In order to link remotely sensed spatial and temporal patterns in LULC with population growth, census data for 1963, 1974, 1985, 2004, and 2015 were used. Although the study focuses on the time interval from 1998 to 2015, the analysis of population dynamics includes time as far back as 1963 in order to take advantage of data availability, as well as to obtain a clearly convincing description of the population trends in the area.
2.5. LST Retrieval from Thermal Infrared Data
The steps as summarised by Weng et al.  and described in detail by Weng et al.  are followed to retrieve the land surface temperature from Landsat’s thermal infrared data. The procedure involved (i) conversion of digital numbers (DN) to spectral radiance; (ii) computation of satellite brightness temperature from spectral radiance; and (iii) retrieval of land surface temperature from brightness temperature (emissivity correction). Full details of the steps are described in the Section 2.5.1 and Section 2.5.2 below.
2.5.1. Conversion from Digital Numbers to Brightness Temperature
The DNs of the TIR bands of each year’s ETM+ and TM5 images are converted to spectral radiance using the formula adopted by Chander and Markham  (Equation (3)) and Landsat 8’s thermal infrared images were converted using the USGS standard (Equation (4)).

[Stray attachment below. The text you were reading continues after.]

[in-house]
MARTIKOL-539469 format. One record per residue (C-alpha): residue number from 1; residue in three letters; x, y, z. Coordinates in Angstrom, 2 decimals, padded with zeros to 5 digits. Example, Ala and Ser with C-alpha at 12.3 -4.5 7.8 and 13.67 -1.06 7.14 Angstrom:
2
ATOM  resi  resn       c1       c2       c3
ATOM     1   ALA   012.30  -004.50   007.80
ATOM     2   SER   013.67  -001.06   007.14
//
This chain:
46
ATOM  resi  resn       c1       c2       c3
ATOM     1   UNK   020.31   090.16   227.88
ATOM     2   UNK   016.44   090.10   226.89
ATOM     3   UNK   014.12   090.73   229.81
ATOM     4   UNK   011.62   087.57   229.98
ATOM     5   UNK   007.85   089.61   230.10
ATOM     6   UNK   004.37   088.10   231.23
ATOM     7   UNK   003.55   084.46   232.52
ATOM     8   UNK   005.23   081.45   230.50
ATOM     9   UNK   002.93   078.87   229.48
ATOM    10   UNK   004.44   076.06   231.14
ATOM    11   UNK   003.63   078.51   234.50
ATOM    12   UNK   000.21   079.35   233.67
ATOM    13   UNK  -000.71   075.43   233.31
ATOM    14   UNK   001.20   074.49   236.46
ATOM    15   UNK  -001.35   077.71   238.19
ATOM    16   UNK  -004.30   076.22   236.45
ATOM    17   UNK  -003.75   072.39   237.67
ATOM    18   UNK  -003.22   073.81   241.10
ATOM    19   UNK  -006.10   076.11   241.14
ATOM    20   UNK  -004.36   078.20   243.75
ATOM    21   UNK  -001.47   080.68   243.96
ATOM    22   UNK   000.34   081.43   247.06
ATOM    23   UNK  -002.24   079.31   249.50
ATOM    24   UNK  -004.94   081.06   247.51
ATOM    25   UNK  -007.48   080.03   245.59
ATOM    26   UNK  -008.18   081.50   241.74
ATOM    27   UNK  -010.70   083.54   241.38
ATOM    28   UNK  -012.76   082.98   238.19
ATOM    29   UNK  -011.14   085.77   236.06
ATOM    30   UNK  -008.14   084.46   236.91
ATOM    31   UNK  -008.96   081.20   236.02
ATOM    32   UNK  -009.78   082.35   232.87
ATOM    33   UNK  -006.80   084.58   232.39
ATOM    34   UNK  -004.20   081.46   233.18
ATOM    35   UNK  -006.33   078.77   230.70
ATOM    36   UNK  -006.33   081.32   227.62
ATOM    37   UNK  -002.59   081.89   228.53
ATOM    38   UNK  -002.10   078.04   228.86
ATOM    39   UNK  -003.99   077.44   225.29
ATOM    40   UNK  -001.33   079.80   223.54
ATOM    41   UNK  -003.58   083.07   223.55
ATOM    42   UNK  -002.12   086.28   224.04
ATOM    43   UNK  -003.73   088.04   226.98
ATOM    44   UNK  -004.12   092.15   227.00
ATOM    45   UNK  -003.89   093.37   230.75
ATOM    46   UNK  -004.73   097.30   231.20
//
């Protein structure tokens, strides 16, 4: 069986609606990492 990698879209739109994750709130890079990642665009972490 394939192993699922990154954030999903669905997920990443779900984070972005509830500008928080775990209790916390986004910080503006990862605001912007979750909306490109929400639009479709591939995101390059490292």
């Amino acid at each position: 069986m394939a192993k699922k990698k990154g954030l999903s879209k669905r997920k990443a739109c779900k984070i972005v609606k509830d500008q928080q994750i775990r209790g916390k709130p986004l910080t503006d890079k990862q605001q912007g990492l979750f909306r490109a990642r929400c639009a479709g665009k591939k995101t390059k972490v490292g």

In the above equations, Lλ is the spectral radiance in W/(m2 srμm) received by the sensor from each pixel of the image. ML and AL are band specific multiplicative and additive rescaling factors obtained from the image MTL file, Qcal is the DN of each image, and QCALmax is the maximum DN (65535 for the 16-bit Landsat 8 and 255 for other Landsat missions). Lmax and Lmin are the maximum and minimum top of atmospheric (TOA) radiances in W/(m2 srμm), respectively.
After the conversion of the DNs to the spectral radiance, the radiant images are converted to the blackbody temperature using (Equation (5)).where Tb is the effective at-sensor brightness temperature in Kelvin unit, Lλ is the spectral radiance in W/(m 2 srμm), and K1 and K2 are prelaunch calibration constants in Kelvin unit obtained from the image MTL file.
2.5.2. Surface Emissivity () Retrieval